Parsley tea fights gas and flatulence in the belly, kidney infections, and bladder infections. It can also be an effective diuretic.

Sage: The genus name for sage is “salvia” which means “to heal”. In the first century C.E. Greek physician Dioscorides reported that sage stopped bleeding of wounds and cleaned ulcers and sores. He also recommended sage juice in warm water for hoarseness and cough. In modern times, a sage tea is used to sooth mouth, throat and gum inflammations. This is because sage has excellent antibacterial and astringent properties.

Thyme: Back during medieval times, thyme was given to knights before going in to battle. The purpose was to infuse this manly man with vigor and courage.
These days, thyme used to relieve coughs, congestion, indigestion and gas. This perennial is rich in thymol, a strong antiseptic, making thyme highly desirable in the treatment of wounds and even fungus infections. Thyme is a perennial that does well, even in cooler, Pacific Northwest climates.

Rosemary: Long ago, rosemary was known as ‘the herb of remembrance.’ Even today, in places like Australia and New Zealand, it is used as a symbol of remembrance since it is known to help sharpen mental clarity and stimulate brain function.
You might recall that many statues of the ancient Greeks and Romans show men wearing sprigs of rosemary on their heads, signifying mental acuity.
The needles of the delightfully fragrant rosemary plant can be used in a tea to treat digestive problems. The same tea can also be used as an expectorant and as a relaxing beverage that is helpful for headaches. Other healing uses include improving memory, relieving muscle pain and spasms, stimulating hair growth, and supporting the circulatory and nervous systems.

Peppermint: Peppermint has a long tradition of medicinal use. Archaeological evidence places its use far back as ten thousand years ago. It is commonly used to soothe or treat symptoms such as nausea, vomiting, abdominal pain, indigestion, irritable bowel and bloating.
The leaves and stems contain menthol which in addition to use medicinally, is used as a flavoring in food, and a fragrance in cosmetics. The plant is prolific, growing well in moist, shaded areas as well as in sunnier locations. The roots emit runners that can quickly overtake the garden so most gardeners prefer to plant peppermint in pots.

Lavender: A tea made from lavender has many uses with one of the foremost being it’s ability to have a calming effect on a person’s mind and body. To that end, lavender can promote a sense of well-being and alleviate stress. It is also useful for dealing with various gastrointestinal issues such as upset stomachs and flatulence.
Because it is a strong antiseptic, lavender tea, when applied topically, can help heal cuts, wounds and sores. It can also be used to mitigate bad breath.

How to Start
It depends mainly on the amount of space you have, the climate, and the availability of seeds, starts, or cuttings.
A recommendation is to start with three or four herbs that appeal to you from a healing perspective. Many can be grown in pots on a porch or deck so if space is a problem, you can start modestly.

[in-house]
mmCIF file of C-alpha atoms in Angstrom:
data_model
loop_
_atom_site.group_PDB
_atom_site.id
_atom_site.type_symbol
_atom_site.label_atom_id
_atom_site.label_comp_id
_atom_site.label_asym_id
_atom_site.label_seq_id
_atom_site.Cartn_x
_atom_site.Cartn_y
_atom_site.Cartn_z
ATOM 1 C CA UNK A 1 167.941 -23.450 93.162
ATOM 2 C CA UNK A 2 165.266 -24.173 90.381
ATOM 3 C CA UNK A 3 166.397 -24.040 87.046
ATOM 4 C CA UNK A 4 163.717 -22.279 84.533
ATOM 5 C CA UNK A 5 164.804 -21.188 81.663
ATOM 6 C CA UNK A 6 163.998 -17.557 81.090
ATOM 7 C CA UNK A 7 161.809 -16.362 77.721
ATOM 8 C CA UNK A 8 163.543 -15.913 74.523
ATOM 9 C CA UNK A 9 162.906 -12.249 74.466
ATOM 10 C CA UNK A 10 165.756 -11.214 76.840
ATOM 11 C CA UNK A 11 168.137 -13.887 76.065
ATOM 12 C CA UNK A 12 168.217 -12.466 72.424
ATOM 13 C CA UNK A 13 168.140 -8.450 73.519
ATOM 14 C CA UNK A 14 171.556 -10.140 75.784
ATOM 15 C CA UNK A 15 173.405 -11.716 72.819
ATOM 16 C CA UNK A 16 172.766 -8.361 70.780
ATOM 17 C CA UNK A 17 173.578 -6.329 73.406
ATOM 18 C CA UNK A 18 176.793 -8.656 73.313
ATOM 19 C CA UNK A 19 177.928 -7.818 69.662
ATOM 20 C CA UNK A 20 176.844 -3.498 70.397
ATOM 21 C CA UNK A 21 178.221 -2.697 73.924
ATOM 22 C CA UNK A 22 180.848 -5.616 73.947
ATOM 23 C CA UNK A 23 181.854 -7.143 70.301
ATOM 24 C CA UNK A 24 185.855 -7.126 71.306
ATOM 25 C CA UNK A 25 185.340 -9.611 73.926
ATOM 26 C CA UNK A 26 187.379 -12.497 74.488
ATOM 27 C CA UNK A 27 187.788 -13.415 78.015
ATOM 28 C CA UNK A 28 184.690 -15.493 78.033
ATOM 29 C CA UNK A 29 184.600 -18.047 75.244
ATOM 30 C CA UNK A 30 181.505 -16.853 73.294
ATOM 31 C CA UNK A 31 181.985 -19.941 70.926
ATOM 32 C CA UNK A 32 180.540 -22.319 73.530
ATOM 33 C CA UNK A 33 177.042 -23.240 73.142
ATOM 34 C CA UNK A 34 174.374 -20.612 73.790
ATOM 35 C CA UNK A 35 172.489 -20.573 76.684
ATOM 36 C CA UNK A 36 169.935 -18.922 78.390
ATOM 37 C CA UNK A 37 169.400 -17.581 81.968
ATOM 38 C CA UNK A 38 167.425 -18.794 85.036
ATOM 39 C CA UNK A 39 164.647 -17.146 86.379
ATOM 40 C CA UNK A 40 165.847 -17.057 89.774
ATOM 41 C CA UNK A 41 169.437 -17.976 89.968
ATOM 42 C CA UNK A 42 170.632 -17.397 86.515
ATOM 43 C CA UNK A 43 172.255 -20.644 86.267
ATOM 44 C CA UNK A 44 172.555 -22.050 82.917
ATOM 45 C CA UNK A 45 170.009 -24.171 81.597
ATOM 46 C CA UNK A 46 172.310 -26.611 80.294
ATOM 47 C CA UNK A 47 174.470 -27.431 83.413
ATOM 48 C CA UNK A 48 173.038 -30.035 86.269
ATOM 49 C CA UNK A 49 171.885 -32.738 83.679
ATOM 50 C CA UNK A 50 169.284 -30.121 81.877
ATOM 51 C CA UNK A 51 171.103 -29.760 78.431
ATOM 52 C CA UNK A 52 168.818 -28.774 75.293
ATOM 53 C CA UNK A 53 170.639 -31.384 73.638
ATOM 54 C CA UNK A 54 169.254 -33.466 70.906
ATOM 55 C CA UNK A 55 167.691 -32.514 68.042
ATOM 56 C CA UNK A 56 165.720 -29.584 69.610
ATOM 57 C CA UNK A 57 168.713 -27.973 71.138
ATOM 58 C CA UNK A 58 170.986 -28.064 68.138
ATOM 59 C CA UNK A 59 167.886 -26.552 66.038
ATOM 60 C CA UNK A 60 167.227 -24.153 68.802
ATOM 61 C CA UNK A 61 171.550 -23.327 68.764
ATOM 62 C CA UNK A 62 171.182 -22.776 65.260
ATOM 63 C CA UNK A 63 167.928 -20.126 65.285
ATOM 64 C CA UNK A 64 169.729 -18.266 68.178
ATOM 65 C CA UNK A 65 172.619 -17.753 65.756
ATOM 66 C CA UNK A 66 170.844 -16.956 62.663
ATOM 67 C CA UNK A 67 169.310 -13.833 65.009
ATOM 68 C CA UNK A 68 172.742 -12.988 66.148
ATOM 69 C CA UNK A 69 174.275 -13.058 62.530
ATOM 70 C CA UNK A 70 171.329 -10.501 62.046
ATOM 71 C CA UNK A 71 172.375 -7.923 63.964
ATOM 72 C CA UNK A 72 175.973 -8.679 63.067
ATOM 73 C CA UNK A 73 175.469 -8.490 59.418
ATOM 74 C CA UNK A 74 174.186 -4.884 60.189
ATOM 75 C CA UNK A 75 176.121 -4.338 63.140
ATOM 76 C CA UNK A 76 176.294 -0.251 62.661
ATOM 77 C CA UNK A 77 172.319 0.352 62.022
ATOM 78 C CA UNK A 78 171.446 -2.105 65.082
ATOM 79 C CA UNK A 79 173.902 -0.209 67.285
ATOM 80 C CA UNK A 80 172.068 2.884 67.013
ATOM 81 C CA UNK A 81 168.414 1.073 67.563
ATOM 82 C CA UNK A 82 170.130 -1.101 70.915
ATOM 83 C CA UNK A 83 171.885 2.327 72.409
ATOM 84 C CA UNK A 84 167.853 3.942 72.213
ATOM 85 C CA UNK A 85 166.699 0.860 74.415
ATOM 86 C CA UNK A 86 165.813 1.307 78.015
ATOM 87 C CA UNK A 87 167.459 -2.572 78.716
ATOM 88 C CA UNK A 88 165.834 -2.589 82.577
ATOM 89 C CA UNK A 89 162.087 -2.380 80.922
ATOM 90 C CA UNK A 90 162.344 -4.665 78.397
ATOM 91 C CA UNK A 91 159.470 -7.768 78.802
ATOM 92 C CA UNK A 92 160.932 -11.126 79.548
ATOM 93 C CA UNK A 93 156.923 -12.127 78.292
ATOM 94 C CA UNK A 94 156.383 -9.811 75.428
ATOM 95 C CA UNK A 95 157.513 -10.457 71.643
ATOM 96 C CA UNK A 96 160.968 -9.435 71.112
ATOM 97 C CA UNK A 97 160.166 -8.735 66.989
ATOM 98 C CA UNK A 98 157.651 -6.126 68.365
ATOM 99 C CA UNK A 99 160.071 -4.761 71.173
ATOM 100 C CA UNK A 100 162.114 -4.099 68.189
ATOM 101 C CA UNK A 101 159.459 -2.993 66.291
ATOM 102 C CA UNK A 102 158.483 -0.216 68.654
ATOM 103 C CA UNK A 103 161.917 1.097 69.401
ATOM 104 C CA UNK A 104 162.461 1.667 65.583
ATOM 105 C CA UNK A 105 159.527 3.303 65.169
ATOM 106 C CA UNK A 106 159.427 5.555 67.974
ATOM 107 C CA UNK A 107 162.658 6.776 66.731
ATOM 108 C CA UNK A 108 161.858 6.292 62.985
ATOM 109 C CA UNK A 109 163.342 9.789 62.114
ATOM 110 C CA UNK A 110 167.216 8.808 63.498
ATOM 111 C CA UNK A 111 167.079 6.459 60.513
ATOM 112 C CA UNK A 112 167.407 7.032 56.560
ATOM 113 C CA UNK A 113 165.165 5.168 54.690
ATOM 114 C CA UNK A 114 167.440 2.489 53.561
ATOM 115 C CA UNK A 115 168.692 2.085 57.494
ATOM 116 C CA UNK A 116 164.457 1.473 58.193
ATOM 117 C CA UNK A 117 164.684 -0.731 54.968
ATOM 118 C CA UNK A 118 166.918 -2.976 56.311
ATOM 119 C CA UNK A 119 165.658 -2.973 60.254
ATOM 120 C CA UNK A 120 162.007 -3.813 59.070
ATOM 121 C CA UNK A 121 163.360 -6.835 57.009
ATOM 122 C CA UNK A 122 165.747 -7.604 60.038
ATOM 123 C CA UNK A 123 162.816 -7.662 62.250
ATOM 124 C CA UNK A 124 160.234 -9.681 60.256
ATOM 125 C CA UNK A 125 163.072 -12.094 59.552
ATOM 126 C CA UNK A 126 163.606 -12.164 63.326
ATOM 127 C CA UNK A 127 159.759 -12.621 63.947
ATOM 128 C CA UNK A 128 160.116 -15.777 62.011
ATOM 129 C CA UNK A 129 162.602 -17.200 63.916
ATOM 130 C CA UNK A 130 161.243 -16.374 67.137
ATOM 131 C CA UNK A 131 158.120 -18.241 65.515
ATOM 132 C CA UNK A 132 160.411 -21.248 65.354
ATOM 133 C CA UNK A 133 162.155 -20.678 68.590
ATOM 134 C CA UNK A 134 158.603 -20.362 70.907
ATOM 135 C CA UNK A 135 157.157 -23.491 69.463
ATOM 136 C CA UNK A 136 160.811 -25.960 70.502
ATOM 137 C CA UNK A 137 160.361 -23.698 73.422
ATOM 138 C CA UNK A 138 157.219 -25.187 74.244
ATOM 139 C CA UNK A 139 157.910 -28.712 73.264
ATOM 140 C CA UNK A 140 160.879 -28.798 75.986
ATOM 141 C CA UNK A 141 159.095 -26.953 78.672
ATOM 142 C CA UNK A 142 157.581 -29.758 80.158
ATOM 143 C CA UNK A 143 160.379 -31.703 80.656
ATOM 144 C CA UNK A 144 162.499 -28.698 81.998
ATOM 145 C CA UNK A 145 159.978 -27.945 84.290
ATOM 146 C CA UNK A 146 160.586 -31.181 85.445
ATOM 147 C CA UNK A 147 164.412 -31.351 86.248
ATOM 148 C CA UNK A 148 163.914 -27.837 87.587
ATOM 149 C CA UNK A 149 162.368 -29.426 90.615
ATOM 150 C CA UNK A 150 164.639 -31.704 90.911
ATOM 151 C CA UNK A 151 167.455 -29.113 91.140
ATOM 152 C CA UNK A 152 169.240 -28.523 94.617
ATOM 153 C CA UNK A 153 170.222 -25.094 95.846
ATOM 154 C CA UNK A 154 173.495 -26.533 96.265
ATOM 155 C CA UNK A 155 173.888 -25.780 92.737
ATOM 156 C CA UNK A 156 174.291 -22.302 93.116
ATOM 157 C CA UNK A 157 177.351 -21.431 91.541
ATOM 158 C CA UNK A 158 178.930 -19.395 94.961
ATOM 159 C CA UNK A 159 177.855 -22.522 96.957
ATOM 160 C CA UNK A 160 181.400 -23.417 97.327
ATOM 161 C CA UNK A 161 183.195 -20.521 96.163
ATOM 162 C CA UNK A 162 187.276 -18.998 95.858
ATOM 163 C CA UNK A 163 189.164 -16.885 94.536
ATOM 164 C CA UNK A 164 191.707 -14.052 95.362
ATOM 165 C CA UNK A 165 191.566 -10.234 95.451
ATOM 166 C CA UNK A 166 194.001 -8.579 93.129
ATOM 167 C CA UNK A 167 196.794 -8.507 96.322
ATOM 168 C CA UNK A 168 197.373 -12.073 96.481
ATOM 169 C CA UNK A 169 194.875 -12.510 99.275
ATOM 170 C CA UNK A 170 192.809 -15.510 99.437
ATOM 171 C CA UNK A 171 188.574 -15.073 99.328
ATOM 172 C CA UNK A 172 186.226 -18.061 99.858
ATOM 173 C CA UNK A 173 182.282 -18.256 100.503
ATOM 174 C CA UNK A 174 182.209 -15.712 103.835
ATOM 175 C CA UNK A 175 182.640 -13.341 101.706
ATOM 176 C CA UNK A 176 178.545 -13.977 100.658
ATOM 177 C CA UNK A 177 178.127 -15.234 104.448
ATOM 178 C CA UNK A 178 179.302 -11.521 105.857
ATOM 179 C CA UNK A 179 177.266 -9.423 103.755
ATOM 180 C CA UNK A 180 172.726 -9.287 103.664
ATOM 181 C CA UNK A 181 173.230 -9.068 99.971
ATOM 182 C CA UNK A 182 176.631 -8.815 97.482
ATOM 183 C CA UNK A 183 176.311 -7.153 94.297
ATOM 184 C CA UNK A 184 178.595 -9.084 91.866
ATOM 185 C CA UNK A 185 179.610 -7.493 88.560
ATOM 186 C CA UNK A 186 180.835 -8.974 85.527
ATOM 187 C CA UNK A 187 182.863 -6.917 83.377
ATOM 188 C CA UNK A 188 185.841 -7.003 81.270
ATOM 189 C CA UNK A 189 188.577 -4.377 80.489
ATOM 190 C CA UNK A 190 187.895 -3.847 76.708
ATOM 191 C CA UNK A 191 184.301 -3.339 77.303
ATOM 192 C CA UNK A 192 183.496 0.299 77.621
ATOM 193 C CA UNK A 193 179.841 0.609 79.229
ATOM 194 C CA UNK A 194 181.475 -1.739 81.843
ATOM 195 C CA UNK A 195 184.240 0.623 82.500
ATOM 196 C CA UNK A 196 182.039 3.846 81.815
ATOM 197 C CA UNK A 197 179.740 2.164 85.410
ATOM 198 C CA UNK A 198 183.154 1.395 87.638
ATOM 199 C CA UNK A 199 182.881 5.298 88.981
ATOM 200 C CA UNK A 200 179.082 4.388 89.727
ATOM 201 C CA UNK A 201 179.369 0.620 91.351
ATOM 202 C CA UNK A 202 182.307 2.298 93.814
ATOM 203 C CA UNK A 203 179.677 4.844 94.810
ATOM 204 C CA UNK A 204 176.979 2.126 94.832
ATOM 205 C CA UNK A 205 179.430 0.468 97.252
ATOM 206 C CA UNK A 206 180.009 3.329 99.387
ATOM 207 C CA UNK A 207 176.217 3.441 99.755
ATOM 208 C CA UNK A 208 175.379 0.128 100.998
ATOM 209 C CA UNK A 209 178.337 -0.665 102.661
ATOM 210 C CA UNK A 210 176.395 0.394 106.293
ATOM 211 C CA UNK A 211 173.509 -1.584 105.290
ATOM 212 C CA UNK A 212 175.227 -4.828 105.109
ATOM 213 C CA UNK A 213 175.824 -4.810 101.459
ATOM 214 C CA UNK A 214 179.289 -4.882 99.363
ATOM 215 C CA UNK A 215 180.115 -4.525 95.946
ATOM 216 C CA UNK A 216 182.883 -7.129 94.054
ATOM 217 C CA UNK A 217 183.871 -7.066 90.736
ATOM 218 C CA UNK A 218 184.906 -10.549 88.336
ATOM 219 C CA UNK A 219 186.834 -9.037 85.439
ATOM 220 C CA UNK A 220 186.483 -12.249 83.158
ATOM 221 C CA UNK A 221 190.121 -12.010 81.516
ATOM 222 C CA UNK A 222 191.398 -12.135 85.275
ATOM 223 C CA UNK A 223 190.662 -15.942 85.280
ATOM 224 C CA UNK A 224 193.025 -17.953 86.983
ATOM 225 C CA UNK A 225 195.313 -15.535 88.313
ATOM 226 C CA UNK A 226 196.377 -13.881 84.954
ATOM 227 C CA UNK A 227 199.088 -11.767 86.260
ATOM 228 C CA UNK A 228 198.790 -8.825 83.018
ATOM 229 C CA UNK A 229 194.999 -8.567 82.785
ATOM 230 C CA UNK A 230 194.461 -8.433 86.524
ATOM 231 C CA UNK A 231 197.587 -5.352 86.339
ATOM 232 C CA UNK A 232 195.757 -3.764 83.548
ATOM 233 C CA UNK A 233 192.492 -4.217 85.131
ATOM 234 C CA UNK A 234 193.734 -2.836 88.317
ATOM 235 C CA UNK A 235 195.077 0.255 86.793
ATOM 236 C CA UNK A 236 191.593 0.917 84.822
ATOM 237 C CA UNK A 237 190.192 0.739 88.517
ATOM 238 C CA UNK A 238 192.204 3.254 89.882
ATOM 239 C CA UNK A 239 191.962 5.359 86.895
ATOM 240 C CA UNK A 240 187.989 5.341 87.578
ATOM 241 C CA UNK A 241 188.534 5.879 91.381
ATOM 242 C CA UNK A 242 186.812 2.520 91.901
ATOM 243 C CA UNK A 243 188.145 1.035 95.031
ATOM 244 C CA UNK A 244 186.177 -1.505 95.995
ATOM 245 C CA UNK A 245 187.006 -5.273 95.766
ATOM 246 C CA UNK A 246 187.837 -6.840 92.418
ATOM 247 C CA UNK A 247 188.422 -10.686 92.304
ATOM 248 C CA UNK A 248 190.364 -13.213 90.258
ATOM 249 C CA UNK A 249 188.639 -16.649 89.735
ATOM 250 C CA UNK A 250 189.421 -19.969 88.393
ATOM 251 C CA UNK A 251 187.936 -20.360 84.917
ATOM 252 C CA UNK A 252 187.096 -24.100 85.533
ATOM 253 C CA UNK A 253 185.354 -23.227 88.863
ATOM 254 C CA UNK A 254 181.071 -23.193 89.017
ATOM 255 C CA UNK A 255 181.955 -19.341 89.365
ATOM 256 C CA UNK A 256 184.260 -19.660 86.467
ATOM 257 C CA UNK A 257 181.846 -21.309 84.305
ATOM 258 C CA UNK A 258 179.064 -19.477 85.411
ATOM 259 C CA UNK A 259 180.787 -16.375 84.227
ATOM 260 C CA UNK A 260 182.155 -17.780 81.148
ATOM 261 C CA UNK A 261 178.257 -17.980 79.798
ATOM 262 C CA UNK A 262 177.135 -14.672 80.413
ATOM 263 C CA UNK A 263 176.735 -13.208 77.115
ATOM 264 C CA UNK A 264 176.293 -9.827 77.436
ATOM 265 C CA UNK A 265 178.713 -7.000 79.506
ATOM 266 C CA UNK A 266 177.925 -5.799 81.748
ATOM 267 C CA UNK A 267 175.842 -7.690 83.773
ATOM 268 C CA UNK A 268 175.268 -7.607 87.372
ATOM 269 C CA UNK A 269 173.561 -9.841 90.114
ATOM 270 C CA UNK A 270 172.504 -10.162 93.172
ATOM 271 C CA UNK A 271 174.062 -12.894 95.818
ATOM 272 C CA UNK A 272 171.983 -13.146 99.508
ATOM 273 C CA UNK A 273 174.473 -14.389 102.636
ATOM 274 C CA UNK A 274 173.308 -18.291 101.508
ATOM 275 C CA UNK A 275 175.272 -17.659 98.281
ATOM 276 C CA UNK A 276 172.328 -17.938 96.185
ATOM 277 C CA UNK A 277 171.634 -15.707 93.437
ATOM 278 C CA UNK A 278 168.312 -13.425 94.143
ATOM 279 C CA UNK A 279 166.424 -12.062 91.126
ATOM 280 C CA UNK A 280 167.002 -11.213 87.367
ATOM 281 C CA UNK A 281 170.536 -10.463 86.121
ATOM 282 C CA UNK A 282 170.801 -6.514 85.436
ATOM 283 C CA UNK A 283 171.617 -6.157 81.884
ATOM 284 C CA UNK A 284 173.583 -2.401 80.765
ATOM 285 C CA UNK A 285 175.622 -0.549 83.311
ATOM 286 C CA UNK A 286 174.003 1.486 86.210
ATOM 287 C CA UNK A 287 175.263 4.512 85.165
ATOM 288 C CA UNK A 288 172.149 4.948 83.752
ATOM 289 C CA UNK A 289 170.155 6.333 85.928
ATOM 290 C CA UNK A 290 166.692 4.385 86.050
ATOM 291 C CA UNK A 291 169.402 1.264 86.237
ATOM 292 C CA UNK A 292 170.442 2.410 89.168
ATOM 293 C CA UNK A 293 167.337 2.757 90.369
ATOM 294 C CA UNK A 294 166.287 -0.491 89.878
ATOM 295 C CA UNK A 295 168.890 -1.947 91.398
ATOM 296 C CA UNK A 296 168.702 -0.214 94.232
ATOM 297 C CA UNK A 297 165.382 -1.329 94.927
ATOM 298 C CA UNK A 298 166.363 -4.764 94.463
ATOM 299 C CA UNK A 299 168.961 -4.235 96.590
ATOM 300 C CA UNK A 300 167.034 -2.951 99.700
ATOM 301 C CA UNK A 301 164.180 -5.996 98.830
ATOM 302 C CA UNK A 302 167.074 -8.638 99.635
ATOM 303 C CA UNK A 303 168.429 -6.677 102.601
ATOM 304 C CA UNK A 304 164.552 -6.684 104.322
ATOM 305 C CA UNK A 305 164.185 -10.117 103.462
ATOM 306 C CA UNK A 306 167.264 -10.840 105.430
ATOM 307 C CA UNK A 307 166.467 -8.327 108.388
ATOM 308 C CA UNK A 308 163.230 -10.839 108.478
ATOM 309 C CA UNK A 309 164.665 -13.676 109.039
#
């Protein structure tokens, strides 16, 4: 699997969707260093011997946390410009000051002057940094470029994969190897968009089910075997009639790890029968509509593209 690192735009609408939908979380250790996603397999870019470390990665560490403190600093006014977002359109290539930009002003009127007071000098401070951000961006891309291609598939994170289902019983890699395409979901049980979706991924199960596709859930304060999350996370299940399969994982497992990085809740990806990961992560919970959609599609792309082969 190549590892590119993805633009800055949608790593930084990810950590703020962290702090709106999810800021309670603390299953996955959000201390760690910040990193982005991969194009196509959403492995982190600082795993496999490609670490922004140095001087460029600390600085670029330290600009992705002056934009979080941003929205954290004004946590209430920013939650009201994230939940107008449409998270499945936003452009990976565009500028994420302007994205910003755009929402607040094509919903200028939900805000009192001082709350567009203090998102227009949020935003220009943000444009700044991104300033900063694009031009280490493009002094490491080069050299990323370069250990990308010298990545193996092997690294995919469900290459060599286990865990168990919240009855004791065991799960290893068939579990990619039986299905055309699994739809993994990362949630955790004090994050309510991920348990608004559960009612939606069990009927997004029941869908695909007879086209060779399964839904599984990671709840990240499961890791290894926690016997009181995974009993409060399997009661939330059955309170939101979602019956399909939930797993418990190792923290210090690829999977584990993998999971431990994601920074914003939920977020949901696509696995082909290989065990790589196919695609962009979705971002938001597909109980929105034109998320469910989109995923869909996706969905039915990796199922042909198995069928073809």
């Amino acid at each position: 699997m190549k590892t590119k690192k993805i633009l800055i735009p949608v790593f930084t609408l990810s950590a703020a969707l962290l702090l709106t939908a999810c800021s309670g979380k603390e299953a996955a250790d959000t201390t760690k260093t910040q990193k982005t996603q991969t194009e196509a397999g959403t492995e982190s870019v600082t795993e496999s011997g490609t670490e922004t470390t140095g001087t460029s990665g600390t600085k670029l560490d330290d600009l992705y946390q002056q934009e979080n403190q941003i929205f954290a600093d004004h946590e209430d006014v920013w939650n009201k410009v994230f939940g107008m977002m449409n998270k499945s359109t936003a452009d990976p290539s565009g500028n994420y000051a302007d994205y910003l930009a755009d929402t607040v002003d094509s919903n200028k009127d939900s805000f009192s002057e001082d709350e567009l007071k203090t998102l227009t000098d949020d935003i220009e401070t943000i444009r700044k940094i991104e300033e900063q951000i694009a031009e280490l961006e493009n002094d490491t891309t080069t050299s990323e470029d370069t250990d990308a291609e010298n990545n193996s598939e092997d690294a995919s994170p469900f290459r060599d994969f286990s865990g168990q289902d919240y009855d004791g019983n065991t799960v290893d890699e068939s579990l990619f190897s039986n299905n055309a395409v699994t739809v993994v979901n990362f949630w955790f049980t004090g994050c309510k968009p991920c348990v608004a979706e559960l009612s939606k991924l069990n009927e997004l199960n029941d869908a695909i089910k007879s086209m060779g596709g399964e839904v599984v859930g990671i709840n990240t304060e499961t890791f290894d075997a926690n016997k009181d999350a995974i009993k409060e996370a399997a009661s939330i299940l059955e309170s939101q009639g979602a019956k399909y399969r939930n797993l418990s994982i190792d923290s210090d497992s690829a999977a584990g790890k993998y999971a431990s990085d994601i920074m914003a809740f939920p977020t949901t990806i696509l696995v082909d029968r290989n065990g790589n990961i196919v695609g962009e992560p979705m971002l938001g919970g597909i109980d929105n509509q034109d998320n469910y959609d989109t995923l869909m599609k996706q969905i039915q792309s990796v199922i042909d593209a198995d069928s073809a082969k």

How to Make an Herbal Tea
First bring some cool water to a boil. While waiting for the water to boil, fetch a non-mental container that will be used to brew the tea. A quart mason jar works nicely for this purpose. You do not want to use a metal container since the metal may interfere with the purity and taste of the tea.
Add 2 tablespoons of fresh (or 1 tablespoon of dried herb or crushed seed) to the empty pot or jar for each cup of water. Then, and this is the important part, add an extra 2 tablespoons of fresh (or 1 tablespoon of dried) herbs “for the pot”. So, for example, if you are making 2 cups of hot tea, you would use 6 tablespoons of fresh herbs or 3 tablespoons of dried herbs.
Pour the boiling water over the herbs and let them steep, covered, for about 5 minutes give or take. There is no exact time since everyone’s strength preference is difference. When ready, strain the herbs and pour the tea into a cup. At this point you may want to garnish your heavenly and healing cup of tea with honey, citrus fruits or addition herb sprigs.
For iced tea, increase the quantity of herbs in the basic recipe by 1 1/2 to allow for dilution from the melting ice.

author: Gaye Levy
original source: http://www.naturalblaze.com/2014/03/10-healing-herbs-to-grow-in-your.html

Eco-spirituality

MysticGaia-By-Krystleyez

Eco-spirituality is a new name for a set of ideas that goes back a long way.
Baruch Spinoza and Giordano Bruno both viewed the universe as divine. Their ideas were broadly pantheistic. The implications of the idea that the universe itself is divine are explored by Sam Webster, who prefers immediacy to immanence. The universe is a theophany, the manifestation of the Divine. The implication here is that everything is sacred, and we should take care of the Earth and other beings; we certainly don’t have dominion over them.
A common trope in Western views of reality is the idea that there is an underlying essence to everything, a pure state of being, and that everything else emanates from that. This is a very pervasive idea, from Plato’s concept of Ideal Forms, all the way to Cartesian dualism. Process theology was an attempt to correct this thinking; its basic premise is that everything is always changing. It also views the Divine as involved in the process of change, and developing as a result of the changes:
For both Whitehead and Hartshorne, it is an essential attribute of God to be fully involved in and affected by temporal processes, an idea that conflicts with traditional forms of theism that hold God to be in all respects non-temporal (eternal), unchanging (immutable), and unaffected by the world (impassible). Process theology does not deny that God is in some respects eternal, immutable, and impassible, but it contradicts the classical view by insisting that God is in some respects temporal, mutable, and passible.